I was at friend’s house the other day and we were chatting books. He was particularly excitable about a book he got for Christmas – the I-haven’t-yet-lived-a-long-life-but-I’m-kind-of-important-so-I’ll-release-one-prematurely-style-autobiography unleashed without fail by people in the public eye – called My Shit Life So Far by the comedian Frankie Boyle. He recommended I borrow it. I said thanks but I got a castle of books vying for my attention. Nevertheless I picked it up, flicked to a random page, read an excerpt, and started chuckling. A few more shuffles through the pages led to more giggles. I might as well have read it, but it left me thinking about comedians… they are a sick bunch of people with the power to induce laughter about anything. Funny is good.
If you’re after a hoot with the onset of spring, then look no further than the northeast. The beginning of March sees the return of the now staple and annual NewcastleGateshead Comedy Festival, arranged by all-around funny man Warren Speed, who along with his own witty banter, moonlights as male burlesque dancer, I kid you not. A renowned performer, he has worked with the very ample and arresting Dita Von Teese in The Gentry De Paris Revue, but that’s another story.
Now in its fifth year, the ever-expanding festival, which runs for one week, will be held at a number of quality venues like Reds Bar, The Cornerhouse, St Dominics, As You Like It, and the renowned Sage Gateshead, which hosts the opening variety show Cabaret Excentrique, an entertaining bonanza of acts from some of the world top performers of burlesque, circus, dance, music, comedy, bellydance and acrobatics.
“The link up with the Sage came about largely because it’s one of the best venues in the country,” Says Speed, “and their Hall 2 is perfect for stand-up comedy.”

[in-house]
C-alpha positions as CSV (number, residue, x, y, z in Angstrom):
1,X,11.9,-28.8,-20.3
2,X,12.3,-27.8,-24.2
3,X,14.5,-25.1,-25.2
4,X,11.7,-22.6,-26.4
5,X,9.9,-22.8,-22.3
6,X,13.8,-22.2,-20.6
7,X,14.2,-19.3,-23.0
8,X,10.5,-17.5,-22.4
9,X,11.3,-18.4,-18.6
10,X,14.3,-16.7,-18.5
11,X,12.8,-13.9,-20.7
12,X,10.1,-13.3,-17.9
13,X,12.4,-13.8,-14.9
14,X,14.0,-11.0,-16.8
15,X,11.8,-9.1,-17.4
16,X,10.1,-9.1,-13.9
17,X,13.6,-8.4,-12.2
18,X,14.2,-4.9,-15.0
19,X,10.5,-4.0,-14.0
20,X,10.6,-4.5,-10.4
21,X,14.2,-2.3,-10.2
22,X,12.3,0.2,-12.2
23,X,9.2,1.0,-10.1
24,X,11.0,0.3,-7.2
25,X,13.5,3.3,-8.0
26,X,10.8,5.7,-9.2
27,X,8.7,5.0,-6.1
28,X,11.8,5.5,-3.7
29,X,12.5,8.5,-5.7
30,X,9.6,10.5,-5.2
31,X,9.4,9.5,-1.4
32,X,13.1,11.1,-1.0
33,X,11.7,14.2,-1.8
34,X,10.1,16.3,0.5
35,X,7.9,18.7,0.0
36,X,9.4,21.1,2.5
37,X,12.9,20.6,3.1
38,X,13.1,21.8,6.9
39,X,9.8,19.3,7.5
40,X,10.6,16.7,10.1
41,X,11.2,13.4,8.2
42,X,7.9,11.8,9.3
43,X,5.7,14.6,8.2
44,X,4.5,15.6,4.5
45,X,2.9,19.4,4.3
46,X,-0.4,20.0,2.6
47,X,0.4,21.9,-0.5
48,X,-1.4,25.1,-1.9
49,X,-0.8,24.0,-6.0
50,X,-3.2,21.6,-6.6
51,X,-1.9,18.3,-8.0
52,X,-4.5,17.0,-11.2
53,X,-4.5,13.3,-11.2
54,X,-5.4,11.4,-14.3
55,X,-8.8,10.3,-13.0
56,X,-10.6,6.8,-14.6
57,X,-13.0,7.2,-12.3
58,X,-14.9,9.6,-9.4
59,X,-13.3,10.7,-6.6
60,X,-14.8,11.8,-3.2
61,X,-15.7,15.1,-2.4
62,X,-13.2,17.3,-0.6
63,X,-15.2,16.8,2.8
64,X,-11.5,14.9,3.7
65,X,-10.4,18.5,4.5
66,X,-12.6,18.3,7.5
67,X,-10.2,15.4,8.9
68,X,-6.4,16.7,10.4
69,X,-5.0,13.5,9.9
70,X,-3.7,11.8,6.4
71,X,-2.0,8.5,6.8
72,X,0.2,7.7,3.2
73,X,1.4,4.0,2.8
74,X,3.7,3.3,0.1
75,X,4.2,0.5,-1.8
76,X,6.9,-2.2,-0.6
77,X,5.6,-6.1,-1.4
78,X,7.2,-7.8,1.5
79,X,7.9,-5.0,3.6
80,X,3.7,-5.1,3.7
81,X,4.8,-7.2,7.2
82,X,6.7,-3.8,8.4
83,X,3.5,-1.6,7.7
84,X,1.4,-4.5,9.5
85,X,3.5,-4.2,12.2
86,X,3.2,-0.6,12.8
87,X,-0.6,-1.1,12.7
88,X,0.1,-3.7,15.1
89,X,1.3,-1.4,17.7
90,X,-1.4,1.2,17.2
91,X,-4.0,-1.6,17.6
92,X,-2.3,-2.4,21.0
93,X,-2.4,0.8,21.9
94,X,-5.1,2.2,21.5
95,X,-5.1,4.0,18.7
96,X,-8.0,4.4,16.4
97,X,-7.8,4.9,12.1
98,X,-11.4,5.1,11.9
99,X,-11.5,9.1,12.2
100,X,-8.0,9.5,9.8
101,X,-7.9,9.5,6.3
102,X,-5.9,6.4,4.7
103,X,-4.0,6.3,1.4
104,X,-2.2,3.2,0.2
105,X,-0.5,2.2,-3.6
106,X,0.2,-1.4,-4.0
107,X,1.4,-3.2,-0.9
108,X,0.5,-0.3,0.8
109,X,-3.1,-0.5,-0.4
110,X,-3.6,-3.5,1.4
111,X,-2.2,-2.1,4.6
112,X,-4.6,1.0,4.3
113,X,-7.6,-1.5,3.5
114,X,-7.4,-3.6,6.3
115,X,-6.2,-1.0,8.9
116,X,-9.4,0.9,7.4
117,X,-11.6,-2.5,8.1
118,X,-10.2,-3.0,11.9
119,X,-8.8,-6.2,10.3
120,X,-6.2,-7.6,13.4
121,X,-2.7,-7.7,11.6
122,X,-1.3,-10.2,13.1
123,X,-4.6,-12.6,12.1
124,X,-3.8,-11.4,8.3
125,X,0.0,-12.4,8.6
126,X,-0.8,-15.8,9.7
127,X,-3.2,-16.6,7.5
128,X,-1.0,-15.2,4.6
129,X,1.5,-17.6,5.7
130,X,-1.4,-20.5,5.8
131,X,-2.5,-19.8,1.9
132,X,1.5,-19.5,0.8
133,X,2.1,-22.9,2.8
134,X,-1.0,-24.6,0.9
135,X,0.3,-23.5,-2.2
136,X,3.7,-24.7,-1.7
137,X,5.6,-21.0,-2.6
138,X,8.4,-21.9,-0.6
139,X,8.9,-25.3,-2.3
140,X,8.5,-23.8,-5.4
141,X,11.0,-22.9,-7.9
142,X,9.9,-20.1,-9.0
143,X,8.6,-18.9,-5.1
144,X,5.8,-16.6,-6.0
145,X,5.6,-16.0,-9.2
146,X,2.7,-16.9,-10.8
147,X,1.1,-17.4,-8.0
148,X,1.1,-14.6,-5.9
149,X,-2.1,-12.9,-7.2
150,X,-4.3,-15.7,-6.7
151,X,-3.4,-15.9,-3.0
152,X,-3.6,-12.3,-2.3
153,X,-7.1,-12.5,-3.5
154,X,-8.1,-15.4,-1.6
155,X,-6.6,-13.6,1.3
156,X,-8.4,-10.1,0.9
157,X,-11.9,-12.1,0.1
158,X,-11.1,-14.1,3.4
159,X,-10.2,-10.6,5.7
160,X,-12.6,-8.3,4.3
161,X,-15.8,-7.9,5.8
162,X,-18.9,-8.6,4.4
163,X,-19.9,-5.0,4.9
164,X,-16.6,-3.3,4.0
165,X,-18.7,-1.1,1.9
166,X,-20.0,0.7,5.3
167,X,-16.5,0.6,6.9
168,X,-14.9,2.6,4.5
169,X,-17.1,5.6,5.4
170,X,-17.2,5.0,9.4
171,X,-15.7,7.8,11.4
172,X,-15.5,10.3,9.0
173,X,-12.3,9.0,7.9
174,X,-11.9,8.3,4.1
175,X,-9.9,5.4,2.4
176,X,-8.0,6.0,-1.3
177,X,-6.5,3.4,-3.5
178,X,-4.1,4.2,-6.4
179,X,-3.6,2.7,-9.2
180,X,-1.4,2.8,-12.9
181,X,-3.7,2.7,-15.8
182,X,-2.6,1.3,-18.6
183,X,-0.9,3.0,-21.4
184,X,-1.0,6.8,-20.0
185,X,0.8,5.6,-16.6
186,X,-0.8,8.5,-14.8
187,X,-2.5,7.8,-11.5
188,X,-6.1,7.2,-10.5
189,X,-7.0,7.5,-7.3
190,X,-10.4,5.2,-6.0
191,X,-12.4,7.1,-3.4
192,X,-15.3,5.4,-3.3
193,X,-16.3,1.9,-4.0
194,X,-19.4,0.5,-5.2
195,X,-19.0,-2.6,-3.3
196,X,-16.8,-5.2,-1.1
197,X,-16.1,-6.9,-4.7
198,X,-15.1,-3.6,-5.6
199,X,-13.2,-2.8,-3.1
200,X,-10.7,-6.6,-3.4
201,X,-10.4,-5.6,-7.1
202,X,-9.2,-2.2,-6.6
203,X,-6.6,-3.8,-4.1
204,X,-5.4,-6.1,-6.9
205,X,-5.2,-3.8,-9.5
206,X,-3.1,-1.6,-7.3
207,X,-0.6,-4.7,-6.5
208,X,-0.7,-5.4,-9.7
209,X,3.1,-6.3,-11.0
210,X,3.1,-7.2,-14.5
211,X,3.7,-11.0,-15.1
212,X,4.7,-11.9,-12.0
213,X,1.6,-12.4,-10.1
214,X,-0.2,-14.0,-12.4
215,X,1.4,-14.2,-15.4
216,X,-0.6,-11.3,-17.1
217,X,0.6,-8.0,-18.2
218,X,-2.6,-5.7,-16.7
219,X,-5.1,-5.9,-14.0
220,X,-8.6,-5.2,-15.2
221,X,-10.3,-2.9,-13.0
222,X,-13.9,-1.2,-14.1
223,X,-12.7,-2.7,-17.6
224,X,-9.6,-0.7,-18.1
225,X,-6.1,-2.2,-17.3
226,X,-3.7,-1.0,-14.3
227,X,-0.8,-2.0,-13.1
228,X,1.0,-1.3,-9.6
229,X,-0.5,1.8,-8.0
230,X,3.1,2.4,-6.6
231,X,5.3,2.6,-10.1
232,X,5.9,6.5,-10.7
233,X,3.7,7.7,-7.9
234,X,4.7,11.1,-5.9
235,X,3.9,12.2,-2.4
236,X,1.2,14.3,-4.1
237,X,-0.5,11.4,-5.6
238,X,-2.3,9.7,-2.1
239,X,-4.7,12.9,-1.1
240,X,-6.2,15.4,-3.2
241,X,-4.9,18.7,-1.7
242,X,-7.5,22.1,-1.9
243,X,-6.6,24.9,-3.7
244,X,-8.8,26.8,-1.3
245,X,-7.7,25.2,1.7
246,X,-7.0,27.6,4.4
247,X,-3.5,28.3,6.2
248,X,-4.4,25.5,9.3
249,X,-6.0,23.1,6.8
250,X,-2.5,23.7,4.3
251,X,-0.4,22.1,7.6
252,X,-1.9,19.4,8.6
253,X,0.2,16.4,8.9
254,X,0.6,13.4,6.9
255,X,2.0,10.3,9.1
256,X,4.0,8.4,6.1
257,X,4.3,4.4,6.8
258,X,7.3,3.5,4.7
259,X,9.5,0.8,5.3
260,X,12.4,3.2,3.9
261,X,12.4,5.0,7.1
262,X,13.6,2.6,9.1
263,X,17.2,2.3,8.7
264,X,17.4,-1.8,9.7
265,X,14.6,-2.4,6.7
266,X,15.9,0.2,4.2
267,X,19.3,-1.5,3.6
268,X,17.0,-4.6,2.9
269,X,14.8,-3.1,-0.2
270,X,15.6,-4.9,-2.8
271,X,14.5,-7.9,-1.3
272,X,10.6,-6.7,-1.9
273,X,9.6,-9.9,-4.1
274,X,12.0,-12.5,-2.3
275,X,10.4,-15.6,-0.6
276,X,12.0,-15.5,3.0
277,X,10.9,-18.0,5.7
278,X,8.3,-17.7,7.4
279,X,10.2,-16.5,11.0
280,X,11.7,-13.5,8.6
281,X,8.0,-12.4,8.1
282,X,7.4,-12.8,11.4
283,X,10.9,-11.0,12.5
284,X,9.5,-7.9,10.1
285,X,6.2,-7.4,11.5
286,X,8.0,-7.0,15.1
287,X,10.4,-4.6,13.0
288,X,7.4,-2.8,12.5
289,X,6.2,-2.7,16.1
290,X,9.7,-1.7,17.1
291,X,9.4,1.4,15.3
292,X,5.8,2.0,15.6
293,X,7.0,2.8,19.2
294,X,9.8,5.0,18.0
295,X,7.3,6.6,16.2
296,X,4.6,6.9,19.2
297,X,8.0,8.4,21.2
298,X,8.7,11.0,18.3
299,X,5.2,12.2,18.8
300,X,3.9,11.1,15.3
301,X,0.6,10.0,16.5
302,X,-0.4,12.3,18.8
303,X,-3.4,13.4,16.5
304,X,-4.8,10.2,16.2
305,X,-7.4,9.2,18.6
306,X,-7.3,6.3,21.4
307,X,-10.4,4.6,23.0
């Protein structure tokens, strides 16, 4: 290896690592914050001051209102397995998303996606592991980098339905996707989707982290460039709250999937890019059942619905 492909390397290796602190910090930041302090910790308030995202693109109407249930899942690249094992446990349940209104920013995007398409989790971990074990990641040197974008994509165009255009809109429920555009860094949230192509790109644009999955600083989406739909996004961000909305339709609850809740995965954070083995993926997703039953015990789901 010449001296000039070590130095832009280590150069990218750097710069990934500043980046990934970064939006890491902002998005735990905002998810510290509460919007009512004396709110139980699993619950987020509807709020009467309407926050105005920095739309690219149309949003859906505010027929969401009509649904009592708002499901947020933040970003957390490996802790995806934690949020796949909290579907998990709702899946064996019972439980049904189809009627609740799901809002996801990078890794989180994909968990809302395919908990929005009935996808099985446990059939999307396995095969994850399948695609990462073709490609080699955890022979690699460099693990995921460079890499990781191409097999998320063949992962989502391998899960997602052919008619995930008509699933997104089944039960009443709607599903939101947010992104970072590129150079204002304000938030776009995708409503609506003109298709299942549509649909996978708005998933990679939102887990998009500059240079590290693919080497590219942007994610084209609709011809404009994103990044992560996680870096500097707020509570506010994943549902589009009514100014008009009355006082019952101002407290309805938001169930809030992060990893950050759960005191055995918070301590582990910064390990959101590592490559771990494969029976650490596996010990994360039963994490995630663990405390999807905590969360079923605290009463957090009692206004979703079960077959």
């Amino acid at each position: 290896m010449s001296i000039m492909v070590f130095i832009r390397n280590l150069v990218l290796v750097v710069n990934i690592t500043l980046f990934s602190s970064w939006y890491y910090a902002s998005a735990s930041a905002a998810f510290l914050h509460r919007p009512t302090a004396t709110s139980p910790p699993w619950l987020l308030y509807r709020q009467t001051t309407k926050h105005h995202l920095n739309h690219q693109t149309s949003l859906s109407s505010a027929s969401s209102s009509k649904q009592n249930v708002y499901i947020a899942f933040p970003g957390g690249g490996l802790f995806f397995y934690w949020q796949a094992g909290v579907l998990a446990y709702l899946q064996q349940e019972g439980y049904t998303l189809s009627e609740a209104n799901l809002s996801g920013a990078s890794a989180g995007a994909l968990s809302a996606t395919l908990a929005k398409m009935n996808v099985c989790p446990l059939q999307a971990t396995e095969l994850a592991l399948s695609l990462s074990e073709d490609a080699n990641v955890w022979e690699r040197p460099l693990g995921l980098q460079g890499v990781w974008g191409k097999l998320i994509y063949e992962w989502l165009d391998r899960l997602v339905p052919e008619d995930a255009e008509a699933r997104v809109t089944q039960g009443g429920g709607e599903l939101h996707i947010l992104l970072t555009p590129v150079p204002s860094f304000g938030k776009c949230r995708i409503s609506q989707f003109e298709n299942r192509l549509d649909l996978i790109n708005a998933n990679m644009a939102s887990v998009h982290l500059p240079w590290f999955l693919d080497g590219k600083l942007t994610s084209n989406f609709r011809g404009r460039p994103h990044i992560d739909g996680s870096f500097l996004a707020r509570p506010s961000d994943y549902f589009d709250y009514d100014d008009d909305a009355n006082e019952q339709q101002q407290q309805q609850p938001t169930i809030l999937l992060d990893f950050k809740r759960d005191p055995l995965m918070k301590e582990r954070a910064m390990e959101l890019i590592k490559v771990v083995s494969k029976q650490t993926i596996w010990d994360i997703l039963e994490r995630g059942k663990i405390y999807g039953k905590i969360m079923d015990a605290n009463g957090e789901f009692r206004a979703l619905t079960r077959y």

Performing will be some of funniest up-and-coming comedians currently tickling bellies across the country with their amusing shows, people like Des O Connor, who blends together music and comedy in a rather glittering way, Lee Fenwick’s fabulously captivating ‘Mick Sergeant’, an unemployed ex-shipworker who has plenty to say, Rob Temple’s very rude and crude Hypnotica, and Seymour Mace, a former clown who brings a very idiosyncratic style to the stage. And naturally, among other comedians, there will be some of the regions finest funny men in the shape of Dave Johns, Gavin Webster, and Patrick Monahan, whom I assume will all mock with plenty of aplomb the warm and simple qualities of northern folk.
Speed adds: “As a born and bred north easterner, who has lived in Newcastle for the last twenty years, I know how much we love to laugh up here, and I hope all of the festival shows bring as much hilarity to the region as I expect they will.”
The comedy festival is a most welcome addition to the rich, diverse, and increasingly celebrated arts and culture scene in the northeast, which is beginning to attract international attention. Historically, the region used to be a hotbed of comedy entertainment, second only to the Edinburgh festival. With things going from strength to strength, Speed is the man at the helm to make the northeast one of the preeminent places for quality comedy entertainment.
For more information and tickets, click here: newcastlegatesheadcomedyfestival